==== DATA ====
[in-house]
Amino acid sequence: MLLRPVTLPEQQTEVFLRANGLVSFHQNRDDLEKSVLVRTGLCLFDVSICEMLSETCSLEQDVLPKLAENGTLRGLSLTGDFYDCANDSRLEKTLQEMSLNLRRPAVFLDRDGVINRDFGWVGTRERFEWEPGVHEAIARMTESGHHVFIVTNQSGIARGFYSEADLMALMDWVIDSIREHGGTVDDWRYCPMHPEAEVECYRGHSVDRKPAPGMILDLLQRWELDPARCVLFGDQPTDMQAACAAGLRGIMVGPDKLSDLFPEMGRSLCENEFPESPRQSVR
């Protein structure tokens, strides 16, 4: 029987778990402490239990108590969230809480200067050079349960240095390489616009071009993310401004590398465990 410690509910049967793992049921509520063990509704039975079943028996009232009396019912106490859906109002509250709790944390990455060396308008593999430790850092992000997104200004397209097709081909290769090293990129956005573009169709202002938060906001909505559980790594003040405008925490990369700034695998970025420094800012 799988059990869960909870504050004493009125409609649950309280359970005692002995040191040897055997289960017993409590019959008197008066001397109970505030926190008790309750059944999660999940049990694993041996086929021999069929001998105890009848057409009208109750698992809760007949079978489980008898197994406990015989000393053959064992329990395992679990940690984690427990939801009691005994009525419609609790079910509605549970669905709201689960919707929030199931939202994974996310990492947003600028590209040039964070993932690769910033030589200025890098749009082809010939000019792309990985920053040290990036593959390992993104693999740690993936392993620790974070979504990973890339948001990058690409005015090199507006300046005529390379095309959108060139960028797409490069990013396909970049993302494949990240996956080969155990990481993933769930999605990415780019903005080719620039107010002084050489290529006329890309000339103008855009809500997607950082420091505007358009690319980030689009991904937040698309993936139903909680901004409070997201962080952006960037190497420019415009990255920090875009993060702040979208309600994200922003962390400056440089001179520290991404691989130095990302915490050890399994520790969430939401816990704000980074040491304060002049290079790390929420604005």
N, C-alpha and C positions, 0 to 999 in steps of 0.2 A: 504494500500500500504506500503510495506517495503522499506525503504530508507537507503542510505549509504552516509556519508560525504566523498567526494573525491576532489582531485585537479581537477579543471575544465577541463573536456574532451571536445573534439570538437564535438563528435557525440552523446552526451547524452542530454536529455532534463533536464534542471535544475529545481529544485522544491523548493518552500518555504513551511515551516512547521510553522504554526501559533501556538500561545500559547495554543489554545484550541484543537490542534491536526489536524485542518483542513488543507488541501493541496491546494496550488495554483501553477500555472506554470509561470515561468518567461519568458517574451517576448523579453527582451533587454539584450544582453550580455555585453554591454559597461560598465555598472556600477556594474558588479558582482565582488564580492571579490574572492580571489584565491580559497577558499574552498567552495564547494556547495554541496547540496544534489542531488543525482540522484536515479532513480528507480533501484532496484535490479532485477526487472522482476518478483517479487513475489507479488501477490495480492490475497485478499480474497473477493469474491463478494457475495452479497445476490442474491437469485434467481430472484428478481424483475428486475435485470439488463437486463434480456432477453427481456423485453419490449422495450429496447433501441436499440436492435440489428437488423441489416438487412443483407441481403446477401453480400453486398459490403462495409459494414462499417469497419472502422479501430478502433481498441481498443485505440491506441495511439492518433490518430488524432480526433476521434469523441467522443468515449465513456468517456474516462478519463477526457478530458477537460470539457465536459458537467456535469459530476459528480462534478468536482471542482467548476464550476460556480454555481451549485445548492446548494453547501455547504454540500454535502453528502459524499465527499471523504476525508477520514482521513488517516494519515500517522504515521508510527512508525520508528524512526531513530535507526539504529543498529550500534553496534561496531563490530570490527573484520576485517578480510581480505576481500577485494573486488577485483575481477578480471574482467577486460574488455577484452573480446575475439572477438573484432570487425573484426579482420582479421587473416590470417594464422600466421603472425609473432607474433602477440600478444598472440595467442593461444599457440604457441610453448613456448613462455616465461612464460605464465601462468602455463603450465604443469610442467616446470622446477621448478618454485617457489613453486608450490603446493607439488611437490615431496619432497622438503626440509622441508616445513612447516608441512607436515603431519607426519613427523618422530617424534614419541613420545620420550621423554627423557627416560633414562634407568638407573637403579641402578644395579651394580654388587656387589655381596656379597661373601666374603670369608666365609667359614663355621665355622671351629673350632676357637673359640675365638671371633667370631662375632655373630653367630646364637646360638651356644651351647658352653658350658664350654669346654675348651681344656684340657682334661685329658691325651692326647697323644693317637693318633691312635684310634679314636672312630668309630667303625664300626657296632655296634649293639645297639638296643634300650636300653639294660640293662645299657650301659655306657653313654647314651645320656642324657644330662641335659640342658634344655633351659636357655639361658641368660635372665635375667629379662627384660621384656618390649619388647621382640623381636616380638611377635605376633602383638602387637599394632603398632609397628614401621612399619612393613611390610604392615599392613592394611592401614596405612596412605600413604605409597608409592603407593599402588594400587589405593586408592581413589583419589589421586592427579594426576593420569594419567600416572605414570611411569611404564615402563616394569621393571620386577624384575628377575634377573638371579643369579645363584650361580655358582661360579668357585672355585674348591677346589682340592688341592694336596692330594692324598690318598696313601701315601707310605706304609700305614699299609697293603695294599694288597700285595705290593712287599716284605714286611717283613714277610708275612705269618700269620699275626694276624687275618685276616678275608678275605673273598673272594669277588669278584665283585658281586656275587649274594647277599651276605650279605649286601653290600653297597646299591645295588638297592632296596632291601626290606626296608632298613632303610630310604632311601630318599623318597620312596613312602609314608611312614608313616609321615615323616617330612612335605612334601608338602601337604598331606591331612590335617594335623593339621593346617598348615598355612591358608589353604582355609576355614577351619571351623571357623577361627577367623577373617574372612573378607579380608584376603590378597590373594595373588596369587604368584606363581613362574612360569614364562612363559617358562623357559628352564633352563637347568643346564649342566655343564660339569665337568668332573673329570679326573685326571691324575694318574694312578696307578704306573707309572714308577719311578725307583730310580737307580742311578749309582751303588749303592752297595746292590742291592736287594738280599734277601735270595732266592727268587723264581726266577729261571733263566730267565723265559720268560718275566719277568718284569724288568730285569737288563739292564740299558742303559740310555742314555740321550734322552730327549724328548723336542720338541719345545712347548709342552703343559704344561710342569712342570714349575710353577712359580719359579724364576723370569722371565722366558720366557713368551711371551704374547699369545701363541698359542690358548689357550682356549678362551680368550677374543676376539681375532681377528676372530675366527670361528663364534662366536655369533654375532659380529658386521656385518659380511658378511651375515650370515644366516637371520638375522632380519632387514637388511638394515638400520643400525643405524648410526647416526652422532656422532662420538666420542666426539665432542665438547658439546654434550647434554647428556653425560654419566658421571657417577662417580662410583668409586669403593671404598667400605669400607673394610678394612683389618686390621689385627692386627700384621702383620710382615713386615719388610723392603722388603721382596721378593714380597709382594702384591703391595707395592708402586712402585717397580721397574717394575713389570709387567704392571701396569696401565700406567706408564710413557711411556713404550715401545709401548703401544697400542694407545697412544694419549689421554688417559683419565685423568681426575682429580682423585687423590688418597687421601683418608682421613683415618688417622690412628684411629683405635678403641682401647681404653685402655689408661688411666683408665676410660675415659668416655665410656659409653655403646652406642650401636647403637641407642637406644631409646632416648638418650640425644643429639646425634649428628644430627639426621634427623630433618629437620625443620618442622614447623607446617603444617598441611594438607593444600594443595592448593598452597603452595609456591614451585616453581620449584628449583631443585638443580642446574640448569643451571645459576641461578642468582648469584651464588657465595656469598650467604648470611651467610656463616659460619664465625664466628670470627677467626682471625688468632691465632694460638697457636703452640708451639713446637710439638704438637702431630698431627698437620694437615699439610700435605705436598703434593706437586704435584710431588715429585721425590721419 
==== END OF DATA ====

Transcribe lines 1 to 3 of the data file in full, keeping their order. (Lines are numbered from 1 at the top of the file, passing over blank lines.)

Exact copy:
[in-house]
Amino acid sequence: MLLRPVTLPEQQTEVFLRANGLVSFHQNRDDLEKSVLVRTGLCLFDVSICEMLSETCSLEQDVLPKLAENGTLRGLSLTGDFYDCANDSRLEKTLQEMSLNLRRPAVFLDRDGVINRDFGWVGTRERFEWEPGVHEAIARMTESGHHVFIVTNQSGIARGFYSEADLMALMDWVIDSIREHGGTVDDWRYCPMHPEAEVECYRGHSVDRKPAPGMILDLLQRWELDPARCVLFGDQPTDMQAACAAGLRGIMVGPDKLSDLFPEMGRSLCENEFPESPRQSVR
């Protein structure tokens, strides 16, 4: 029987778990402490239990108590969230809480200067050079349960240095390489616009071009993310401004590398465990 410690509910049967793992049921509520063990509704039975079943028996009232009396019912106490859906109002509250709790944390990455060396308008593999430790850092992000997104200004397209097709081909290769090293990129956005573009169709202002938060906001909505559980790594003040405008925490990369700034695998970025420094800012 799988059990869960909870504050004493009125409609649950309280359970005692002995040191040897055997289960017993409590019959008197008066001397109970505030926190008790309750059944999660999940049990694993041996086929021999069929001998105890009848057409009208109750698992809760007949079978489980008898197994406990015989000393053959064992329990395992679990940690984690427990939801009691005994009525419609609790079910509605549970669905709201689960919707929030199931939202994974996310990492947003600028590209040039964070993932690769910033030589200025890098749009082809010939000019792309990985920053040290990036593959390992993104693999740690993936392993620790974070979504990973890339948001990058690409005015090199507006300046005529390379095309959108060139960028797409490069990013396909970049993302494949990240996956080969155990990481993933769930999605990415780019903005080719620039107010002084050489290529006329890309000339103008855009809500997607950082420091505007358009690319980030689009991904937040698309993936139903909680901004409070997201962080952006960037190497420019415009990255920090875009993060702040979208309600994200922003962390400056440089001179520290991404691989130095990302915490050890399994520790969430939401816990704000980074040491304060002049290079790390929420604005």